We started our journey heading south on I-75 from Lexington, exiting at Mt. Vernon and heading south through Somerset and Monticello.  We crossed over the Tennessee state line, and shortly after, we entered the west side of the Big South Fork NRRA.  Despite recent ice and melting snow, the roads were in good condition as we drove deep into the back of the park toward the trailhead of the Twin Arches Trail.  The recent winter weather must have made all of the smells of the forest come alive because we could hardly contain Leo and Bella once they got out of the car and began guiding us down the mountain for the first leg of our hike.  The Twin Arches Trail spans 0.7 miles each way, venturing mostly downward with two steep staircases along the way.  At the bottom are two of the largest natural rock arches in the eastern United States, the “Twin Arches.”  The North and South Arches, as they are known, were carved by nature, side-by-side out of the same rocky ridge that still connects them.  According to the National Park Service, “[t]he North Arch has a clearance of 51 feet, a span of 93 feet and its deck is 62 feet high; South Arch has a clearance of 70 feet, a span of 135 feet and its deck is 103 feet high.”  Truly an impressive pair!

Twin Arch
One of the Twin Arches

From the arches, we headed about 400 feet father down the mountain to investigate Charit Creek Lodge.  What a great decision!  Nestled in a valley, the Lodge is a collection of log buildings that are listed on the National Register of Historic Places and are the oldest buildings in use by the National Park System.  The main lodge building was built in the early 1800’s and remained a private residence until 1959, becoming a part of the Park System in 1982.  Accessible only by hiking, mountain biking, or horseback, the Lodge provides guests with an experience to truly get away from the city and relax off the grid for a night, or several.  Guests can stay in the main lodge or in one of the nearby cabins, and they can choose between full service (includes linens and full meals) or limited service (bring your own linens and food for grilling out) rates for a night’s stay.  All of the buildings are heated with wood-burning stoves, have screened in porches, and several benches and rocking chairs for enjoying the beautiful scenery in every direction.  The Lodge property runs next to a mountain creek that would be great for wading in the summer or just sitting nearby and enjoying a book.  For those coming in on horseback, the Lodge property contains a barn for overnight accommodations for equine guests.  Dogs are welcome as well, and the concessionaire’s two dogs were very friendly to us and our pups. Our trip didn’t include a stay at Charit Creek Lodge this time, but it is definitely on our list of places to visit this summer!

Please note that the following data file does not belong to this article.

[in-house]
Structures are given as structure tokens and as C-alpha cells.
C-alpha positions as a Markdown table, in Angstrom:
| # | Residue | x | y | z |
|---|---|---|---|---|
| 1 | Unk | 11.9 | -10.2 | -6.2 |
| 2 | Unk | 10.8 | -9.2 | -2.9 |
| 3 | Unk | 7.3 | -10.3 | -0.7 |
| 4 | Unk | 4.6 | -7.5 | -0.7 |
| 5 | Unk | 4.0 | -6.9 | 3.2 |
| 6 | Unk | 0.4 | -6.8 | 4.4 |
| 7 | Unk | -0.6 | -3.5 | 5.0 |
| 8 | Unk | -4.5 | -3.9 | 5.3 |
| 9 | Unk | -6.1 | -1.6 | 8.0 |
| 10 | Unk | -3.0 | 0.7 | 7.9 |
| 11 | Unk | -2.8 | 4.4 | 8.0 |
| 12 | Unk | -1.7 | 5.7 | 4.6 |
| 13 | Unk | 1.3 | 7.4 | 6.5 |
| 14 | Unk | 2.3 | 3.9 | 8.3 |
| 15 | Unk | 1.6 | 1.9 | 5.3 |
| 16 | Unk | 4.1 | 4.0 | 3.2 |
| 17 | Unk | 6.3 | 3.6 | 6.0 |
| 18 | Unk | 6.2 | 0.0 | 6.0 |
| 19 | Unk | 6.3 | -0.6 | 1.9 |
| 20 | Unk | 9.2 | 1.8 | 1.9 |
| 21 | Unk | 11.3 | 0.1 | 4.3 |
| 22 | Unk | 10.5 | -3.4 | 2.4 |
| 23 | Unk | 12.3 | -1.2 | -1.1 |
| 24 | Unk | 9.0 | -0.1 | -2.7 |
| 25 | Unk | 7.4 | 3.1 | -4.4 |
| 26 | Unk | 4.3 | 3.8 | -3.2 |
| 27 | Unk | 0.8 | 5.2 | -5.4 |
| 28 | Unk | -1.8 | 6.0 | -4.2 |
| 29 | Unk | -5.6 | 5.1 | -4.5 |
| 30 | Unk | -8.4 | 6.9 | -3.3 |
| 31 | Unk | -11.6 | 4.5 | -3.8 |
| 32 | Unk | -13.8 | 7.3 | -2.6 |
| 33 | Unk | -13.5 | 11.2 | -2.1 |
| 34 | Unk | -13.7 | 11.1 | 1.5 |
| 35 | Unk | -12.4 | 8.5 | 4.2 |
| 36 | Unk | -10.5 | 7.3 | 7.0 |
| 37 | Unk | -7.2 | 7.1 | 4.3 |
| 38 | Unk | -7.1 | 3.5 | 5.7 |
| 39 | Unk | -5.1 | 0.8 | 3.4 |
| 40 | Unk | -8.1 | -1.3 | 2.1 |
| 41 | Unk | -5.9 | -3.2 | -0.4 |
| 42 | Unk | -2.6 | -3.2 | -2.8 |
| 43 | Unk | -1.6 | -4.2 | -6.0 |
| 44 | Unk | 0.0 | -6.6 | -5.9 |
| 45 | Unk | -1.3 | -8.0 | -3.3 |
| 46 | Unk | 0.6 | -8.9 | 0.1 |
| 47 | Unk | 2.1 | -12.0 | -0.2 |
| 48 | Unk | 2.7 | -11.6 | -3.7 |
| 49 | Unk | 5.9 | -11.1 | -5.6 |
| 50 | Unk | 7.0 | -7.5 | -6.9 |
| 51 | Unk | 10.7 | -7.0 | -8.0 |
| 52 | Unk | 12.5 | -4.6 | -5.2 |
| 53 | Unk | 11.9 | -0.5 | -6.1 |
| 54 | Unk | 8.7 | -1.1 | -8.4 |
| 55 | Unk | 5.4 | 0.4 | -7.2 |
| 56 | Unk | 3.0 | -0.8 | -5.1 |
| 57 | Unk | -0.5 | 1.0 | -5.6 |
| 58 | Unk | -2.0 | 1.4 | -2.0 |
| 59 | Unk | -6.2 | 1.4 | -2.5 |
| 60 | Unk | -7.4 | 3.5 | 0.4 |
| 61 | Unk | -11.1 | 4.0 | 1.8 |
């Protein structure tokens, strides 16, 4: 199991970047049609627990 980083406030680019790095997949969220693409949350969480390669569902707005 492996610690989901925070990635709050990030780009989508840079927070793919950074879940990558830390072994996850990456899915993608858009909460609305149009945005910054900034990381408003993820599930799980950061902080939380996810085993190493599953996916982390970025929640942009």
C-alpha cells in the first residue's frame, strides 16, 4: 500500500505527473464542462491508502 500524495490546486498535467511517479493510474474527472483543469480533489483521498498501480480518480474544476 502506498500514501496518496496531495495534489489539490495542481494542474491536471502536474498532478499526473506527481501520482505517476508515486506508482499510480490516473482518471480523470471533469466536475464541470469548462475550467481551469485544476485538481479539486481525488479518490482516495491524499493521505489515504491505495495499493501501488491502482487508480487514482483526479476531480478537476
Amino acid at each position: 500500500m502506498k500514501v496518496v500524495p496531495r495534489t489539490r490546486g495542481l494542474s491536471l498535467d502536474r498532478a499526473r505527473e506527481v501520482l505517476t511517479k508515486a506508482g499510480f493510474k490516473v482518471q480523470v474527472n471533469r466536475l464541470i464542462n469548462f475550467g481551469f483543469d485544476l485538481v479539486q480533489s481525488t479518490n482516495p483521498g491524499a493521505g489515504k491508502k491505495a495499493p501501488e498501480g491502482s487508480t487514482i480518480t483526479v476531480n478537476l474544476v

Charit Creek Canteen
Charit Creek Canteen
Charit Creek Lodge Porch
Charit Creek Lodge Porch
Charit Creek Bath House
Charit Creek Bath House
Charit Creek Lodge
Charit Creek Lodge
Charit Creek Cabin
Charit Creek Cabin

From Charit Creek, we continued around the Twin Arches Loop trail for 6.0 miles.  Our trek guided us along a rocky mountain stream that provided great background music for an afternoon in the woods.  The trail was very well made and included footbridges across muddy areas, even though Bella and Leo mostly chose to run in the mud instead of taking the high road.  Climbing back up towards our starting point, we walked past several impressive overhanging rock shelters and bluffs made all the more beautiful by the icicles melting down the colorful rock faces.  In years past, the shelters and caves were used by Native Americans and early settlers as they sought shelter when traveling through the area.  Most of this part hike had a gradual increase in incline with only a few steep hills every now and then, bringing us back around to the other side of the Twin Arches from where we began.  To finish our day, we climbed three very steep staircases to the top of the arches and walked across the rock bridge to the end of the trail.  We were so glad we saved this climb for the end of the day because seeing the wide vista of the park from the top of the Twin Arches was a great reward for our tired legs and tired puppies.